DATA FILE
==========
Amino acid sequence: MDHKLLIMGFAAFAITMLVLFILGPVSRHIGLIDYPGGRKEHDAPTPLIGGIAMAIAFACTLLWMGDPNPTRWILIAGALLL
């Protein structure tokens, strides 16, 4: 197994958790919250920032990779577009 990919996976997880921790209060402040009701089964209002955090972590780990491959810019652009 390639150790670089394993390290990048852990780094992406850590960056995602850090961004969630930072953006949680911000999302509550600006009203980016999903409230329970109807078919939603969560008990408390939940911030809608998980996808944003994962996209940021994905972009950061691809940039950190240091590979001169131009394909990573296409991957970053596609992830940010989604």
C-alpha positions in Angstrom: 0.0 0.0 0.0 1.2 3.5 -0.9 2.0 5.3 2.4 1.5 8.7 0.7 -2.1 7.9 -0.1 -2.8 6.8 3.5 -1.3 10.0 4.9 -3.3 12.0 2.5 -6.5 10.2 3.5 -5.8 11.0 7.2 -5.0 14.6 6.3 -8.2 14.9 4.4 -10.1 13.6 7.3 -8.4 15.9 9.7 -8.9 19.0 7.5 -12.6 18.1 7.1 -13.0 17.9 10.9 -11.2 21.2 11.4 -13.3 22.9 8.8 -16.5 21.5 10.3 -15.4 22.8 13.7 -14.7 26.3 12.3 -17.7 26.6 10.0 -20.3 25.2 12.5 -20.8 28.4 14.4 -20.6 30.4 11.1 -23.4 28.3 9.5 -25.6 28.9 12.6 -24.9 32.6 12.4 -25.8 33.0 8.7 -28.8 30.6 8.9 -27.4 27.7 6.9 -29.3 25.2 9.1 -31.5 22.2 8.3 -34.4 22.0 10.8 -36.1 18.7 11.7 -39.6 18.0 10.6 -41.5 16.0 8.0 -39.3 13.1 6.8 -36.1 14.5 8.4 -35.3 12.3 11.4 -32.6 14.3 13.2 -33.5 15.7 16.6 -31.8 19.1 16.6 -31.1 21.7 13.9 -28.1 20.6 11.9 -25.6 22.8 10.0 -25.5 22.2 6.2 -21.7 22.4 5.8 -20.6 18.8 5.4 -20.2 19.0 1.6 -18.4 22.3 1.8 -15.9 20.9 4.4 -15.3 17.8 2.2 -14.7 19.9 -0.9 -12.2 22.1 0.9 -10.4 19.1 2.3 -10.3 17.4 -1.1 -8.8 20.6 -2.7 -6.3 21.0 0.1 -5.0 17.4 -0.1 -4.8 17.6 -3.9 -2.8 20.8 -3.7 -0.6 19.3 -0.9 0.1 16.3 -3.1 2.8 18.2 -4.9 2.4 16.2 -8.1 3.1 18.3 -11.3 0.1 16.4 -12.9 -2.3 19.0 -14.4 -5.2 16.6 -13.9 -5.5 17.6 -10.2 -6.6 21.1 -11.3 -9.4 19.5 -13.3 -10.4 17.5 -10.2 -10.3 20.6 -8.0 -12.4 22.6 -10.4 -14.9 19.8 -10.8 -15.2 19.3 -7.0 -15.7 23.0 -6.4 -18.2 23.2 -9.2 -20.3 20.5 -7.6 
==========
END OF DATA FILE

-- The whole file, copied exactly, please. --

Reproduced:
Amino acid sequence: MDHKLLIMGFAAFAITMLVLFILGPVSRHIGLIDYPGGRKEHDAPTPLIGGIAMAIAFACTLLWMGDPNPTRWILIAGALLL
């Protein structure tokens, strides 16, 4: 197994958790919250920032990779577009 990919996976997880921790209060402040009701089964209002955090972590780990491959810019652009 390639150790670089394993390290990048852990780094992406850590960056995602850090961004969630930072953006949680911000999302509550600006009203980016999903409230329970109807078919939603969560008990408390939940911030809608998980996808944003994962996209940021994905972009950061691809940039950190240091590979001169131009394909990573296409991957970053596609992830940010989604």
C-alpha positions in Angstrom: 0.0 0.0 0.0 1.2 3.5 -0.9 2.0 5.3 2.4 1.5 8.7 0.7 -2.1 7.9 -0.1 -2.8 6.8 3.5 -1.3 10.0 4.9 -3.3 12.0 2.5 -6.5 10.2 3.5 -5.8 11.0 7.2 -5.0 14.6 6.3 -8.2 14.9 4.4 -10.1 13.6 7.3 -8.4 15.9 9.7 -8.9 19.0 7.5 -12.6 18.1 7.1 -13.0 17.9 10.9 -11.2 21.2 11.4 -13.3 22.9 8.8 -16.5 21.5 10.3 -15.4 22.8 13.7 -14.7 26.3 12.3 -17.7 26.6 10.0 -20.3 25.2 12.5 -20.8 28.4 14.4 -20.6 30.4 11.1 -23.4 28.3 9.5 -25.6 28.9 12.6 -24.9 32.6 12.4 -25.8 33.0 8.7 -28.8 30.6 8.9 -27.4 27.7 6.9 -29.3 25.2 9.1 -31.5 22.2 8.3 -34.4 22.0 10.8 -36.1 18.7 11.7 -39.6 18.0 10.6 -41.5 16.0 8.0 -39.3 13.1 6.8 -36.1 14.5 8.4 -35.3 12.3 11.4 -32.6 14.3 13.2 -33.5 15.7 16.6 -31.8 19.1 16.6 -31.1 21.7 13.9 -28.1 20.6 11.9 -25.6 22.8 10.0 -25.5 22.2 6.2 -21.7 22.4 5.8 -20.6 18.8 5.4 -20.2 19.0 1.6 -18.4 22.3 1.8 -15.9 20.9 4.4 -15.3 17.8 2.2 -14.7 19.9 -0.9 -12.2 22.1 0.9 -10.4 19.1 2.3 -10.3 17.4 -1.1 -8.8 20.6 -2.7 -6.3 21.0 0.1 -5.0 17.4 -0.1 -4.8 17.6 -3.9 -2.8 20.8 -3.7 -0.6 19.3 -0.9 0.1 16.3 -3.1 2.8 18.2 -4.9 2.4 16.2 -8.1 3.1 18.3 -11.3 0.1 16.4 -12.9 -2.3 19.0 -14.4 -5.2 16.6 -13.9 -5.5 17.6 -10.2 -6.6 21.1 -11.3 -9.4 19.5 -13.3 -10.4 17.5 -10.2 -10.3 20.6 -8.0 -12.4 22.6 -10.4 -14.9 19.8 -10.8 -15.2 19.3 -7.0 -15.7 23.0 -6.4 -18.2 23.2 -9.2 -20.3 20.5 -7.6 